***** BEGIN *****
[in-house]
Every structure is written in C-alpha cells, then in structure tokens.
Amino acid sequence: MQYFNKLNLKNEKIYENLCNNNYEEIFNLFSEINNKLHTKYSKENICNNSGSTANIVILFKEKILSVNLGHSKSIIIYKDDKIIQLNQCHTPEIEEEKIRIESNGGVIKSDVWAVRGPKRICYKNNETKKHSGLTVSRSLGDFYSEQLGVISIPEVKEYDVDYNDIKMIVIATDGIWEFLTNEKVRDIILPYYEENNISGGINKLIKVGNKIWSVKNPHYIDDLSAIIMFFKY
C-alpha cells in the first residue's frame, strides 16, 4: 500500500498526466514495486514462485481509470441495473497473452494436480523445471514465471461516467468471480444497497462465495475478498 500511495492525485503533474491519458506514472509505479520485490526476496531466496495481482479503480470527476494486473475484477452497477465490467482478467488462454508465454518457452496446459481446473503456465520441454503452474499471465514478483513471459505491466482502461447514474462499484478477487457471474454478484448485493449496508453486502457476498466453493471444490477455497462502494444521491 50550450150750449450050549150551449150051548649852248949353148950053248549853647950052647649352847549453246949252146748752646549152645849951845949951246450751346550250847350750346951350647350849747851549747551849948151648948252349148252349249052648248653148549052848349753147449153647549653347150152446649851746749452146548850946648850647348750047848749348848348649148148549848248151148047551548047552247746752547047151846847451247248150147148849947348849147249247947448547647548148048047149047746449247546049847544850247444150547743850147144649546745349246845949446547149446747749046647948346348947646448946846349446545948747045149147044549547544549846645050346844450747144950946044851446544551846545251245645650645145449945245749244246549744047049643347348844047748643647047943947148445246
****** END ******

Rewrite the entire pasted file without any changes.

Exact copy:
[in-house]
Every structure is written in C-alpha cells, then in structure tokens.
Amino acid sequence: MQYFNKLNLKNEKIYENLCNNNYEEIFNLFSEINNKLHTKYSKENICNNSGSTANIVILFKEKILSVNLGHSKSIIIYKDDKIIQLNQCHTPEIEEEKIRIESNGGVIKSDVWAVRGPKRICYKNNETKKHSGLTVSRSLGDFYSEQLGVISIPEVKEYDVDYNDIKMIVIATDGIWEFLTNEKVRDIILPYYEENNISGGINKLIKVGNKIWSVKNPHYIDDLSAIIMFFKY
C-alpha cells in the first residue's frame, strides 16, 4: 500500500498526466514495486514462485481509470441495473497473452494436480523445471514465471461516467468471480444497497462465495475478498 500511495492525485503533474491519458506514472509505479520485490526476496531466496495481482479503480470527476494486473475484477452497477465490467482478467488462454508465454518457452496446459481446473503456465520441454503452474499471465514478483513471459505491466482502461447514474462499484478477487457471474454478484448485493449496508453486502457476498466453493471444490477455497462502494444521491 50550450150750449450050549150551449150051548649852248949353148950053248549853647950052647649352847549453246949252146748752646549152645849951845949951246450751346550250847350750346951350647350849747851549747551849948151648948252349148252349249052648248653148549052848349753147449153647549653347150152446649851746749452146548850946648850647348750047848749348848348649148148549848248151148047551548047552247746752547047151846847451247248150147148849947348849147249247947448547647548148048047149047746449247546049847544850247444150547743850147144649546745349246845949446547149446747749046647948346348947646448946846349446545948747045149147044549547544549846645050346844450747144950946044851446544551846545251245645650645145449945245749244246549744047049643347348844047748643647047943947148445246